A lot of people believe that cross-disciplinary research is necessary for solving many of today's great global problems. But funding for cross-disciplinary research can be hard to come by, and—while most senior scientists like the idea of cross-disciplinary research—tenure committees seem to favor scientists to specialize over those who diversify.

A 12-year-old program managed by the nonprofit Burroughs Wellcome Fund (BWF) is trying to improve the odds of career success for cross-disciplinary scientists. The Career Awards at the Scientific Interface, or CASI awards, as they're often called, fund postdoctoral scientists with backgrounds in physical science, mathematics, computational science, and engineering who would like to study biological problems in academic labs.

Recipients of CASI awards receive $500,000 over 5 years, including 2 years of postdoctoral research and the first 3 years of a faculty appointment. Applicants must have more than 1 year but less than 4 years of postdoctoral experience, be U.S. or Canadian citizens, and be pre-tenure-track at the time of application. If you're interested, hurry: The application deadline for this year is 3 September. Details about eligibility are on the BWF Web site.

Border science

BWF created the CASI program in 2001 because the foundation wanted to support an area of research—the merger of physical and life sciences—that it felt was being overlooked, says Rusty Kelley, a program officer at BWF who oversees the CASI awards. "The Fund is always looking for under-appreciated, underfunded areas of science, in particular areas that the federal government hasn't already devoted significant funds toward," says Kelley, who is based at BWF's office in Research Triangle Park, North Carolina. "This isn't the life sciences, this is the physical sciences, the mathematical sciences. We're trying to bring those people into the picture, into the funding strategy, so they can move science forward to ask more complex questions."


Courtesy of Rusty Kelley
Rusty Kelley

BWF believes the biggest advances in pharmaceutical research and biomedicine are likely to come from physical scientists and engineers bringing their expertise to bear on longstanding questions in biology, Kelley adds. "Let's face it, small molecule, traditional pharma, isn't working," he says. "You really need to involve thinking that isn't purely biological. You need physicists, you need engineers, you need theorists, and the computational scientists and mathematicians."

Getting back to biology

Case in point: Daniel Goldman. When he was growing up, Goldman—now a biophysicist and associate professor at the Georgia Institute of Technology in Atlanta—was obsessed, he says, with lizards and other crawly critters. But in college, he decided to pursue "a more serious science," and earned his Ph.D. in physics from the University of Texas in Austin.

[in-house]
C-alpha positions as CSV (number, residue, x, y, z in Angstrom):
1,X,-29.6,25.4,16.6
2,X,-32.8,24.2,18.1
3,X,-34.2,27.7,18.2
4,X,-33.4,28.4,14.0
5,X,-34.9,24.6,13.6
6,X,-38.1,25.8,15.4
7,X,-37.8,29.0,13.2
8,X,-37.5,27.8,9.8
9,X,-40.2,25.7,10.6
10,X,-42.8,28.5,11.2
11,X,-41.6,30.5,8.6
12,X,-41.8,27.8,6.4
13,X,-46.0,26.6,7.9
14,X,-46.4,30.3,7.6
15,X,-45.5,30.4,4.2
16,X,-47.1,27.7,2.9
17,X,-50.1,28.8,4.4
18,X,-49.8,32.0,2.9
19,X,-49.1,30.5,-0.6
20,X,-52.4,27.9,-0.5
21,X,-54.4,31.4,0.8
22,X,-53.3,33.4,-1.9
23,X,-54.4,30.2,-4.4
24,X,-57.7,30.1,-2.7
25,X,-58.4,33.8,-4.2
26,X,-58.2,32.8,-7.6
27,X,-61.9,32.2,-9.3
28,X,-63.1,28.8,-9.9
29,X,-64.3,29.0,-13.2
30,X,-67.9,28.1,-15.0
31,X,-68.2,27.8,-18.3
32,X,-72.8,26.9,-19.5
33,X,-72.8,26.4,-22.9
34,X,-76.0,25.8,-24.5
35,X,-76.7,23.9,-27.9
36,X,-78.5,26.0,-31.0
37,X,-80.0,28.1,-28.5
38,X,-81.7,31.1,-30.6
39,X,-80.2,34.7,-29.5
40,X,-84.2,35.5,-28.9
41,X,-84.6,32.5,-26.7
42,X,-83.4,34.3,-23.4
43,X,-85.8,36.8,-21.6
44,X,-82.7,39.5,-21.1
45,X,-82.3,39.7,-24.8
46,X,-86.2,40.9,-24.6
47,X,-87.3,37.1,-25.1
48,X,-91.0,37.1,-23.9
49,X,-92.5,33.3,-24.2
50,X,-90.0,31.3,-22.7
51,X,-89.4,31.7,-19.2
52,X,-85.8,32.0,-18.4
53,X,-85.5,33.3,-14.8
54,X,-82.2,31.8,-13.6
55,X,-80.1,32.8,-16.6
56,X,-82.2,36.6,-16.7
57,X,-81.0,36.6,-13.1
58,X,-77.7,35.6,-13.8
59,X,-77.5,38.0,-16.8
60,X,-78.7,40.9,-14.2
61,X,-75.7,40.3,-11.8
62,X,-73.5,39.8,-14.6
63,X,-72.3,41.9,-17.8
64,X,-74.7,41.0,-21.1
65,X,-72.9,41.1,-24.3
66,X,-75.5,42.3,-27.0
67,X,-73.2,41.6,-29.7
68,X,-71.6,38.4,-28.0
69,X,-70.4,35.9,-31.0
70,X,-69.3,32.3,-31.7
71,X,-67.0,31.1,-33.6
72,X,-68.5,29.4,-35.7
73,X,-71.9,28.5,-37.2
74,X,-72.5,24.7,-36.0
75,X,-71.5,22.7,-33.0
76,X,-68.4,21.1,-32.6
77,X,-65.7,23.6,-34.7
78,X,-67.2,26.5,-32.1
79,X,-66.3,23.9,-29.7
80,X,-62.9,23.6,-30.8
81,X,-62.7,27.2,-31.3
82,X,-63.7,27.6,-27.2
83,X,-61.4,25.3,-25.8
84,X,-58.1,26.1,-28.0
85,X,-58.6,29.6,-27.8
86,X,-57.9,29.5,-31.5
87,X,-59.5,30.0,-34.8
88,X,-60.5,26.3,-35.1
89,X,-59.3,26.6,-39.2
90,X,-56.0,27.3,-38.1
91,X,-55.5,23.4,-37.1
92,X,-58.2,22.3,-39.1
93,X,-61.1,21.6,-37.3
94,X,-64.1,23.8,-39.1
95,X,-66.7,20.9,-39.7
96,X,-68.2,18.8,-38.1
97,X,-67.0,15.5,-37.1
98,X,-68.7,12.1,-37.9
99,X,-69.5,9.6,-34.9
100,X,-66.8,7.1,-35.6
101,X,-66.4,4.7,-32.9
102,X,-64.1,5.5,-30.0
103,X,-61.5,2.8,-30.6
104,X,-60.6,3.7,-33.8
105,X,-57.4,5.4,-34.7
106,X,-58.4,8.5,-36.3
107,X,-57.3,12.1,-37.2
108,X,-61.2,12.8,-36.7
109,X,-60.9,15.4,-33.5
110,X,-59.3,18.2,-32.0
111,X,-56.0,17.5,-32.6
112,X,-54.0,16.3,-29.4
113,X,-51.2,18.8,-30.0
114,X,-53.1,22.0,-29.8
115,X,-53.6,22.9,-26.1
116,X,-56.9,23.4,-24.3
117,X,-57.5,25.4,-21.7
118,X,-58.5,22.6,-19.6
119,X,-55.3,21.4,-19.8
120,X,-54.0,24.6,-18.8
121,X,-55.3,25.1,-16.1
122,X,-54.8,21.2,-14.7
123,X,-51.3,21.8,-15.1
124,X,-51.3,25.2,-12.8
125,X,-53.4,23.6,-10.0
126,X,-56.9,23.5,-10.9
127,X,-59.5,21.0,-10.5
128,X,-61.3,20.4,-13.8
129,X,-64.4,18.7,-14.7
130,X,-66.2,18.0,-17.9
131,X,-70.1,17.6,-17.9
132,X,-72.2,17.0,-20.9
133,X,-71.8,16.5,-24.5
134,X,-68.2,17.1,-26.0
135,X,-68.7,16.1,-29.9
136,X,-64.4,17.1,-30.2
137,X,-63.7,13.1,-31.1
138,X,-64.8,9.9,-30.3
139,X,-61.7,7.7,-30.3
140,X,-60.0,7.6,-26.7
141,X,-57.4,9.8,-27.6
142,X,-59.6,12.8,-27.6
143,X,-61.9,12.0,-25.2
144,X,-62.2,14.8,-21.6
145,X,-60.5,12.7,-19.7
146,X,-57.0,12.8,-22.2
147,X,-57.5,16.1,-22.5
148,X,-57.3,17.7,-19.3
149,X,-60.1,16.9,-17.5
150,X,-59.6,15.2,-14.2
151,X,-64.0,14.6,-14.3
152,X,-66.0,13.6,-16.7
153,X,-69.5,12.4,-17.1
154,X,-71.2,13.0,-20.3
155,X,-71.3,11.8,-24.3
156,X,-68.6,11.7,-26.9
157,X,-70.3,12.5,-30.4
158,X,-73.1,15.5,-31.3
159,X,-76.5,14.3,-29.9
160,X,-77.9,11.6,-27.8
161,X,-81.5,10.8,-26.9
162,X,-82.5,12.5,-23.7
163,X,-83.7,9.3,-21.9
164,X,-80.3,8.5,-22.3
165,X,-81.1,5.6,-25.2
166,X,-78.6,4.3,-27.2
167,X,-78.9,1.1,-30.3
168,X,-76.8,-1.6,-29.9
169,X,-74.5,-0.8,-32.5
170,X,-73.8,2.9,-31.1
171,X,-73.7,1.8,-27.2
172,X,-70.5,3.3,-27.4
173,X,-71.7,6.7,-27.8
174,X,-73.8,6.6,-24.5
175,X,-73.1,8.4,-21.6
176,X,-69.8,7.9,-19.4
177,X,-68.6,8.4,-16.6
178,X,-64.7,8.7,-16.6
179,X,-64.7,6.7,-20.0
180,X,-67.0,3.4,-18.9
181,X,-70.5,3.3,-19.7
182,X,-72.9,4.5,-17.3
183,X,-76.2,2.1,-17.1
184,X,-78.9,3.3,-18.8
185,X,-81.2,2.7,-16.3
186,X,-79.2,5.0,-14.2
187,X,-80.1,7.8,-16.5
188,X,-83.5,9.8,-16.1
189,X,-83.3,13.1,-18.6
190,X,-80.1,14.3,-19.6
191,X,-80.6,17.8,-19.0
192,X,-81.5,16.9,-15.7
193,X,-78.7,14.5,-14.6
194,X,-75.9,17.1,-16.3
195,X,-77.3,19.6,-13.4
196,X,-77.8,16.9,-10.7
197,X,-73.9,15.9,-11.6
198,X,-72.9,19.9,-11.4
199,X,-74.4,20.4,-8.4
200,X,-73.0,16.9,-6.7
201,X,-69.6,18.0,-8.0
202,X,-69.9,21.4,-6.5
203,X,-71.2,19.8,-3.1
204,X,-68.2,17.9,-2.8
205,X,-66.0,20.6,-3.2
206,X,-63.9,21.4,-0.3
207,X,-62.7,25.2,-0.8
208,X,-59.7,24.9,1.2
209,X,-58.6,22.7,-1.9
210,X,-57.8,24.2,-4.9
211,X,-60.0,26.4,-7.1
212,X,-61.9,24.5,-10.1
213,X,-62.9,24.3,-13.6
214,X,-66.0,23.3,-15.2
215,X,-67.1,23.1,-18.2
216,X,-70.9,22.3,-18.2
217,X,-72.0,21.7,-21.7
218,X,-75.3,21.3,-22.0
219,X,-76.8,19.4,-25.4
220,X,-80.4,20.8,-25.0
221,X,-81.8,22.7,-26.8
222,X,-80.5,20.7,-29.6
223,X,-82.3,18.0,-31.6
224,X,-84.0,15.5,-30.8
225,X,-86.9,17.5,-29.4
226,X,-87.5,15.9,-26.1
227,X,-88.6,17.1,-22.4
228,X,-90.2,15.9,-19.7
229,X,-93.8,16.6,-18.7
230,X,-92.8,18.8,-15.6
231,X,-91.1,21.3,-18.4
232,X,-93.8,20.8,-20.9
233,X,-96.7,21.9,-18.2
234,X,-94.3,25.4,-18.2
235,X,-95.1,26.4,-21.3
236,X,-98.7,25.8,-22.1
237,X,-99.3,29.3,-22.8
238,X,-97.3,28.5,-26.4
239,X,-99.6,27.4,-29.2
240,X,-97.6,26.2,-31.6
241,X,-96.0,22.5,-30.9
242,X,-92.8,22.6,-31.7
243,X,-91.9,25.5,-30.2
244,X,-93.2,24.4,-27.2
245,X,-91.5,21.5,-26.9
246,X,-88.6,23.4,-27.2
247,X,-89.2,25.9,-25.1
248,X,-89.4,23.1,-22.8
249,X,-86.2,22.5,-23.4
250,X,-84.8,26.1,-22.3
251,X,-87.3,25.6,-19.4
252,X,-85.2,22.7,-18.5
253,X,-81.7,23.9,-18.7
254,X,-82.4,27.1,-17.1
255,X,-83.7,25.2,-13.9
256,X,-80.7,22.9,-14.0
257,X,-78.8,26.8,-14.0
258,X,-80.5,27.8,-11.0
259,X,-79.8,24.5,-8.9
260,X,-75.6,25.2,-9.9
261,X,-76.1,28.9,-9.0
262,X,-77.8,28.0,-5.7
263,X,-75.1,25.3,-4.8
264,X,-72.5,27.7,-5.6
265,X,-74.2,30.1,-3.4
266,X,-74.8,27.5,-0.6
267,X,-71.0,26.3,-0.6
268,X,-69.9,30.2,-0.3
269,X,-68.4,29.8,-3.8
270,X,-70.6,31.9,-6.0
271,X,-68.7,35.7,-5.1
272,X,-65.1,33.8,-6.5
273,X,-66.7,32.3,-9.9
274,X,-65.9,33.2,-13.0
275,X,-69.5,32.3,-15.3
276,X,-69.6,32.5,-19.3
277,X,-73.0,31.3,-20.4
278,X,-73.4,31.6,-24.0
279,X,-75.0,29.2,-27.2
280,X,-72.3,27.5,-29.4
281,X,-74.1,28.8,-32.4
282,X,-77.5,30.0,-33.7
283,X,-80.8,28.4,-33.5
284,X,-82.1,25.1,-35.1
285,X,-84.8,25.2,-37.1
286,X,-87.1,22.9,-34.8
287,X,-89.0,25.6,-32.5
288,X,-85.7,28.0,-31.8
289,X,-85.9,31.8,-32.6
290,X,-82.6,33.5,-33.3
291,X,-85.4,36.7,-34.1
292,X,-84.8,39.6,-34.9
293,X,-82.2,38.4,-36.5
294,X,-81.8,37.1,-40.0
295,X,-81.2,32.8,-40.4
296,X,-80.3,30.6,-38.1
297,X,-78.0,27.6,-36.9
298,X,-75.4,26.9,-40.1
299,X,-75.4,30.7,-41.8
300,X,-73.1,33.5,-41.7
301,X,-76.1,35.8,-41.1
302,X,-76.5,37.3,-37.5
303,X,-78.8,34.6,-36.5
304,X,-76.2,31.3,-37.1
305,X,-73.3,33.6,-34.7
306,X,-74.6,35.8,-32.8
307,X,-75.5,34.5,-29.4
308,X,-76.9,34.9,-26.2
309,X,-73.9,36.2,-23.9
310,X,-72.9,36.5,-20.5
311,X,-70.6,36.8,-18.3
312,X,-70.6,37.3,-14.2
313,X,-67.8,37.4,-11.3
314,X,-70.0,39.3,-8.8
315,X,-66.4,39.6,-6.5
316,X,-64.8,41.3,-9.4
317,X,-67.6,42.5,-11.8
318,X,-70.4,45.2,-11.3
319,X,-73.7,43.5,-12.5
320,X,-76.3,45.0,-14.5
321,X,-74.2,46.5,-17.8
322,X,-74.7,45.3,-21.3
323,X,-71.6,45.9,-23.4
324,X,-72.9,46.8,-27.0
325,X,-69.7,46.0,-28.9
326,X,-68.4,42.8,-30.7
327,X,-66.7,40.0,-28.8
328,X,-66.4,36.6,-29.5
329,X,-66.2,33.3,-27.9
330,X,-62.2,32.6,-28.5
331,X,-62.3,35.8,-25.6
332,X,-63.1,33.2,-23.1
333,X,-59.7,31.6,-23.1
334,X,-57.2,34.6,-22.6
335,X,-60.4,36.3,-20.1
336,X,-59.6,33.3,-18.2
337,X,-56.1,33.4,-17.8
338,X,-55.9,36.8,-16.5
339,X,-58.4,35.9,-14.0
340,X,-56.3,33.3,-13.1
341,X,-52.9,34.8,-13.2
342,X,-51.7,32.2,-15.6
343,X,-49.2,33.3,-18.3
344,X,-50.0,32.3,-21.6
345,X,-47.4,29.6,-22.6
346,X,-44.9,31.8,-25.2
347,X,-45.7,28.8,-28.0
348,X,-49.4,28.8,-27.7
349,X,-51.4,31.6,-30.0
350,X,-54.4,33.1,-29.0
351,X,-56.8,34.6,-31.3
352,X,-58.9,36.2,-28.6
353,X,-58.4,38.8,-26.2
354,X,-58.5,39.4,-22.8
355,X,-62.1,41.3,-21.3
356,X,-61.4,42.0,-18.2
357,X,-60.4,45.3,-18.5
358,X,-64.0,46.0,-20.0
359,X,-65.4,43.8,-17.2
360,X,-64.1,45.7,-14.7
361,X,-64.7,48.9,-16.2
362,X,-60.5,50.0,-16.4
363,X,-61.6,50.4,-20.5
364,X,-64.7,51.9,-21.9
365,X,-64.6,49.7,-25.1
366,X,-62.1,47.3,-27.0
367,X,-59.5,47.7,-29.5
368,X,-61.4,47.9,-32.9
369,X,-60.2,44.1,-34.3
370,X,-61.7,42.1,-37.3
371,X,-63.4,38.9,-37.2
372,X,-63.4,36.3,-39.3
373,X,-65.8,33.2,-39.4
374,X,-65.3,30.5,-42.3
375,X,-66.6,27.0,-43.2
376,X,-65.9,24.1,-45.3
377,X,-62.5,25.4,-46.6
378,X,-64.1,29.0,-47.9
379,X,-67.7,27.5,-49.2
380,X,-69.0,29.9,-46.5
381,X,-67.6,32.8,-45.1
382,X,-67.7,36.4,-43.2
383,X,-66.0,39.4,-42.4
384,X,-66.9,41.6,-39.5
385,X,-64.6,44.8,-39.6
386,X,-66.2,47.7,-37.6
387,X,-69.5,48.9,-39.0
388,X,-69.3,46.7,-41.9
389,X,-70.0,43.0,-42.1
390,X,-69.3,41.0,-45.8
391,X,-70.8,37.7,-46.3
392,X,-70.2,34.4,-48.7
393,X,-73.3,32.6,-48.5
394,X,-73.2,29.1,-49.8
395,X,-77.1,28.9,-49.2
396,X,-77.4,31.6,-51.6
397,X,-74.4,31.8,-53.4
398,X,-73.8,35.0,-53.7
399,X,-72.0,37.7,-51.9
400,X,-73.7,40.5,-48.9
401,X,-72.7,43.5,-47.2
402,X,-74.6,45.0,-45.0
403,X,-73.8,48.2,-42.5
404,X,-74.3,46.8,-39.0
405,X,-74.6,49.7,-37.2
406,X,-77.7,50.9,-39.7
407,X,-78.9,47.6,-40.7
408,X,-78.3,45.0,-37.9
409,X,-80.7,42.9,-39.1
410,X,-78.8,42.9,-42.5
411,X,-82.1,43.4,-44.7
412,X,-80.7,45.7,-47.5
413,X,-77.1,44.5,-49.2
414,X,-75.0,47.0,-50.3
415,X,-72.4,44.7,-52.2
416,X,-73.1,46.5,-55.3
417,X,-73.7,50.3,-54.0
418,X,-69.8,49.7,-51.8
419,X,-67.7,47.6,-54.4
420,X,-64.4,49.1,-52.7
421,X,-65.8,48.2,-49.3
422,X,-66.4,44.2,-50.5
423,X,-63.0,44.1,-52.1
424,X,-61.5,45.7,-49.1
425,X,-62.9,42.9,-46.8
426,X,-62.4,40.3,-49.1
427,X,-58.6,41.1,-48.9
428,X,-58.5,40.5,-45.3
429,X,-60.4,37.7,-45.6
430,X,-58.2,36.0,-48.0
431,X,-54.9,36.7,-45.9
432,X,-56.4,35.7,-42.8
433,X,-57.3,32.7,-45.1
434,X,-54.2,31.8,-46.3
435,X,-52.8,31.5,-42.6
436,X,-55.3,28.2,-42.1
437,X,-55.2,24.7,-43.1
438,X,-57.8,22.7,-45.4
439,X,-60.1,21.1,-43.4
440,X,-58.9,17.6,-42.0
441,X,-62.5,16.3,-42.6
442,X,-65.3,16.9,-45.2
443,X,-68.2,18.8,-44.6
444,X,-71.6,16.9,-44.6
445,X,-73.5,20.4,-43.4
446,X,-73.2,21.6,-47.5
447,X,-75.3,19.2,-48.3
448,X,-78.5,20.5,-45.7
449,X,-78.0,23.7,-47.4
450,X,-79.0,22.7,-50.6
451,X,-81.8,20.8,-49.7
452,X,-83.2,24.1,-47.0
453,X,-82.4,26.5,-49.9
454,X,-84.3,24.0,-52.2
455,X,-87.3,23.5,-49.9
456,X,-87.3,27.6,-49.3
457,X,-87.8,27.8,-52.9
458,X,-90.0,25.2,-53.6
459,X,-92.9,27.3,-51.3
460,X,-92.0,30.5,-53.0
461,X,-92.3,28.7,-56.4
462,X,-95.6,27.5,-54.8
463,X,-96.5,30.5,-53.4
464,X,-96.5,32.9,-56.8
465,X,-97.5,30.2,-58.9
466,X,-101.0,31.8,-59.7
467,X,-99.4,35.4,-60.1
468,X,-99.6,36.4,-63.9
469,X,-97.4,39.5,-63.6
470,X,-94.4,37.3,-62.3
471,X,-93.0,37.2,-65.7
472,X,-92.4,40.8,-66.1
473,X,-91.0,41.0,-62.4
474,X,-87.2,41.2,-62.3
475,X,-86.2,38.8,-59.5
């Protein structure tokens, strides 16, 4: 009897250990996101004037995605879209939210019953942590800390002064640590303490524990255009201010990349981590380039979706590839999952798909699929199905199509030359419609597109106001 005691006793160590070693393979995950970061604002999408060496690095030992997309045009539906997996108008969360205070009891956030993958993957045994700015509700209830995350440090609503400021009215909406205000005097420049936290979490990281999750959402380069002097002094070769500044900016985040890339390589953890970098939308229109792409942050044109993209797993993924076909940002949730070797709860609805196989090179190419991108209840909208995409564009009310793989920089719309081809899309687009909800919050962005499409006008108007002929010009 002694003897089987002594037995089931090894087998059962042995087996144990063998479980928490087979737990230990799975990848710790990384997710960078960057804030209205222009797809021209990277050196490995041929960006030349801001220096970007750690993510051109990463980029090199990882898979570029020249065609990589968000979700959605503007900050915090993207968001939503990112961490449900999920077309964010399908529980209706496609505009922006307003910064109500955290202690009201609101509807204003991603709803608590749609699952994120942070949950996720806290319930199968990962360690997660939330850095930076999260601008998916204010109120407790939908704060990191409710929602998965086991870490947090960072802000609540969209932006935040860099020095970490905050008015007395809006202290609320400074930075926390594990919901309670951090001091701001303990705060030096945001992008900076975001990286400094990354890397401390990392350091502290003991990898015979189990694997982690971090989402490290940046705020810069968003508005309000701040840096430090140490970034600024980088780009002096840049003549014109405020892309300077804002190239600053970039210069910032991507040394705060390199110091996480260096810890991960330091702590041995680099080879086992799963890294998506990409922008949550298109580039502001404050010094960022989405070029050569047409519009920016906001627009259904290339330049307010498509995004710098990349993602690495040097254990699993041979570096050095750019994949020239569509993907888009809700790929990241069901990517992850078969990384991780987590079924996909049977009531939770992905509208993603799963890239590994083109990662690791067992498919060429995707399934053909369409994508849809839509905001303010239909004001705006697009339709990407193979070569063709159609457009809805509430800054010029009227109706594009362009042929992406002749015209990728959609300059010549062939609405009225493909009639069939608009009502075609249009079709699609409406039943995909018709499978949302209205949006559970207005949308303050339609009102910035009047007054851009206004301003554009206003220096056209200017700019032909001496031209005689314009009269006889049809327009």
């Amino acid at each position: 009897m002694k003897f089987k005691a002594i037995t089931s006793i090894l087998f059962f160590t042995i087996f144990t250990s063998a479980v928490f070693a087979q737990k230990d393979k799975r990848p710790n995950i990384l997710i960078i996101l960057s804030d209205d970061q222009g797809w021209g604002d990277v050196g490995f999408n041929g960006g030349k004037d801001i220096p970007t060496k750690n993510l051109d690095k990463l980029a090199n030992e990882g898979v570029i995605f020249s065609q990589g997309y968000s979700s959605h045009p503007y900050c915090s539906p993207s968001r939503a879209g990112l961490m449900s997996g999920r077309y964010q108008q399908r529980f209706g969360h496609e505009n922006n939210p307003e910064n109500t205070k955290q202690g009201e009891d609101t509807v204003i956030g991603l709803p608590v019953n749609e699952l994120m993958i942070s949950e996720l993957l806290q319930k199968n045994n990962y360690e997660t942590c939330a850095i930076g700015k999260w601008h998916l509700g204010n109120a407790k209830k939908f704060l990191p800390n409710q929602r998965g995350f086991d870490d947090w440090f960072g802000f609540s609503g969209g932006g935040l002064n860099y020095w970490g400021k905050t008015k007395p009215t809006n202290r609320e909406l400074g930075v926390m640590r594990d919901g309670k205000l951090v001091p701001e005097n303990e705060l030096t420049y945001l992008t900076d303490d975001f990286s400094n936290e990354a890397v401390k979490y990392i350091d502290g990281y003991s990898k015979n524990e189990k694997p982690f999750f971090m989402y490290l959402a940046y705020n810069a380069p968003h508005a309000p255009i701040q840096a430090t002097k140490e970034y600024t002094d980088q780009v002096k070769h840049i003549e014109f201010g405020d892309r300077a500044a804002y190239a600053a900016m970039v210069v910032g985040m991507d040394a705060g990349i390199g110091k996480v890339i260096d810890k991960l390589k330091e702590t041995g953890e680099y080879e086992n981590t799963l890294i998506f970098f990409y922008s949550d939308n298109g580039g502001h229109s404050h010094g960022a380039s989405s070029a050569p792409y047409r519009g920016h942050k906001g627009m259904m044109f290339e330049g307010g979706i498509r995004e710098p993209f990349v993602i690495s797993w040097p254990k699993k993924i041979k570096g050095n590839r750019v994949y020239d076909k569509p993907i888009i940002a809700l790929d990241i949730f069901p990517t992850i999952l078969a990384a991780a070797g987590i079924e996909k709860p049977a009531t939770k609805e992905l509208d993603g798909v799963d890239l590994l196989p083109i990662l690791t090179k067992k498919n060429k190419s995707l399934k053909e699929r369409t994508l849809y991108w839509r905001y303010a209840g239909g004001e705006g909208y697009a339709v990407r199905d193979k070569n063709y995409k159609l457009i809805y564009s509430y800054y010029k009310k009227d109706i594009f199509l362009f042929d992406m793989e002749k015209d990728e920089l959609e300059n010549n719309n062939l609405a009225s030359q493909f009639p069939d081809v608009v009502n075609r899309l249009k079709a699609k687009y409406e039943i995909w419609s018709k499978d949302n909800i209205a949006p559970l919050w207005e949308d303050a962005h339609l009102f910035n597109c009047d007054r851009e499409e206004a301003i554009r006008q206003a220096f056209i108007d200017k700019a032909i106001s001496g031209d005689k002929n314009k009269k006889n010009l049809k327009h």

CREDIT: Gary Meet
Daniel Goldman and a graduate student.

Still, those crawly critters gnawed at him—rather, the idea of addressing critter-related biological questions did. He sought a postdoctoral position that would allow him to marry his interests. "I wanted to … move back toward biology, so I did a postdoc at a biomechanics group out at [the University of California,] Berkeley, in a biology department," Goldman says. There, he learned about, applied for, and won a CASI award in 2006.

Today, Goldman studies how animals such as lizards and ants displace granular materials as they move. His findings are useful to scientists working on human prosthetic devices.

In no uncertain terms, Goldman attributes his success to his CASI award. "That award basically made my career," he says. "It allowed me to push in the direction I've been pushing for the last 7 years."

Without BWF funding, Goldman says, he might not have been able to do the cross-disciplinary research needed to impress a tenure committee—he is tenured now—and get on the path toward full professorship. "As you move into your faculty job, [the CASI award] gives you some money to do things that may be hard if you didn't have that money, particularly if you're kind of in between scientific areas, like I was, and am," he says. Goldman used the money to fund his early-career research, designing and building climbing robots inspired by animal locomotion.

Goldman says he has encouraged the postdocs in his own lab to apply for a CASI award, and expects them to do so within the next couple of years.

Michael Price is a staff writer for Science Careers.

10.1126/science.caredit.a1300170